How to ditch vibe-crushers that could give potential buyers the creeps

By Valli Herman

Whether it’s an off-putting odor, kitschy decor or questionable artwork, a good real estate agent knows how to disappear such sale-killers for potential buyers without offending the home seller.

If professional staging isn’t an option, real estate agents are left to tell clients, delicately, how to literally and figuratively hide the dirty laundry — or the litter box, prurient artwork or even that collection of family keepsakes that can be a bit too personal.

“There is no more emotional product on the market. This is their nest egg, their inheritance,” said Sharona Alperin, of Sotheby’s International Realty in West Hollywood.

“I tell them I am here for one reason and that’s to maximize their return on the sale. And it’s a business at this point. They have to realize they have to turn it from a home into a house.”

The process begins with an overall deep cleaning and de-cluttering, but what agents have found in the process can be surprising.

Mike Deasy, chief executive of Deasy/Penner & Partners, has seen his share of oddities throughout his career.

“We have had, I think twice, collectors of insects, but they kept them in a glass case,” he said. “And there was one instance where there was a pathologist, and he had various specimens of things in jars. We told him to put those away.”

Home offices also offer the unexpected, particularly among medical professionals who may have diagrams and three-dimensional models of things you’d rather not think about.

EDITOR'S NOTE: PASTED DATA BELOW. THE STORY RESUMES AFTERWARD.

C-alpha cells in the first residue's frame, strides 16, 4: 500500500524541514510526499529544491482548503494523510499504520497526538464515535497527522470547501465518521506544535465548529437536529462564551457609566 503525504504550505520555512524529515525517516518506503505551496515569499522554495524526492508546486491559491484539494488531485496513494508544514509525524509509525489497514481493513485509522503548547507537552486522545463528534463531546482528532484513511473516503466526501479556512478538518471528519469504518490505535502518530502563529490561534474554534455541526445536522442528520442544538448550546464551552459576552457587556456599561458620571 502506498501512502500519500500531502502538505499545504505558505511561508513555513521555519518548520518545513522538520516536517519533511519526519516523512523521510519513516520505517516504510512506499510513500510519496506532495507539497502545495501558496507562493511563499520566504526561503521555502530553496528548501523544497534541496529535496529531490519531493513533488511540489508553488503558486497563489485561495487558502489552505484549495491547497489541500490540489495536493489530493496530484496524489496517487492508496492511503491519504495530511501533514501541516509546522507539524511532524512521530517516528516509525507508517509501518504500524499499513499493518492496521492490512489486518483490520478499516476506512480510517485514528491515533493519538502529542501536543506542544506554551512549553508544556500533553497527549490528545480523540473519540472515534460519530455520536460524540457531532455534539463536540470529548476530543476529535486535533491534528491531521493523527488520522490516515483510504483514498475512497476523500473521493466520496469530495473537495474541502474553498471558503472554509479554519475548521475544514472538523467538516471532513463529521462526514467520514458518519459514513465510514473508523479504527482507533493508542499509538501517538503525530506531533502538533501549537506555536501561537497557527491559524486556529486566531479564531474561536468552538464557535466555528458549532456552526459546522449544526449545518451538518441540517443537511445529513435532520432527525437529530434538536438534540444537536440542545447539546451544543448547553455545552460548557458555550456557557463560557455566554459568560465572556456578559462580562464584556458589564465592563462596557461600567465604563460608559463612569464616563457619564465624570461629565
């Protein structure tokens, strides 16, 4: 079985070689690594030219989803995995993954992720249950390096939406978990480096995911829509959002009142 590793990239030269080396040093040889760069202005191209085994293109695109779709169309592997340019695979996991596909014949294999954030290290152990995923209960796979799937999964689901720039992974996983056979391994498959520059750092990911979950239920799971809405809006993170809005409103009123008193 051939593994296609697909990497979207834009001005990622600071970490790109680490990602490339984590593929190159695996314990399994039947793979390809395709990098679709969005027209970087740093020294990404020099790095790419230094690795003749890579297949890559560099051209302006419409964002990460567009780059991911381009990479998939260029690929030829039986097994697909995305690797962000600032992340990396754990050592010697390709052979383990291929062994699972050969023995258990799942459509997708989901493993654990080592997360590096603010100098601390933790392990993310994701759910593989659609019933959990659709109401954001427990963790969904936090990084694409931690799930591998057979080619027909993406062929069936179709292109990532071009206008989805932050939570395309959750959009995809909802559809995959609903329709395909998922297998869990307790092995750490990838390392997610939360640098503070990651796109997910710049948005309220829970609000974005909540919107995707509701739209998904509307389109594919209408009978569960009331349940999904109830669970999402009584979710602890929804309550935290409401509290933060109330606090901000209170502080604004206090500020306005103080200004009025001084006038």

Though many potential home buyers are animal lovers, there are limits. Deasy has more than once seen a departed furry companion preserved in taxidermy and proudly displayed.

“That freaks people out,” Deasy said. “And animal trophies — mounted heads — that disturbs a number of people, especially in L.A. Sometimes you see them in a gentlemen’s pub room or pool rooms. Men think it’s a sign of macho, but a lot of men and women don’t think that way.”

Living pets can pose an equal hazard.

“People love pets, but they don’t want to see any traces of them when they go to buy a house,” said Ken Winick, a Coldwell Banker agent in Silver Lake. “I’ve seen houses where you walk in and they haven’t cleaned up after their dog and there are clumps of hairballs that roll across the floor and blow away.”

Winick advises sellers to fix pet damage — clawed doors and screens, scratched floors and lingering odors — or expect a 5% to 10% hit to the home’s selling price.

Brian Ades of Sotheby’s isn’t staunchly against clutter. However, he’s careful about leaving remainders of a former resident’s illness in homes, including medications or special equipment such as medical beds or walkers.

“One of the biggest things is what do we do with the mechanical chair that takes you to the second floor. You should have it removed. It’s a little Debbie Downer,” he said. “It’s expensive, and it served its purpose, but now it’s time to go.”

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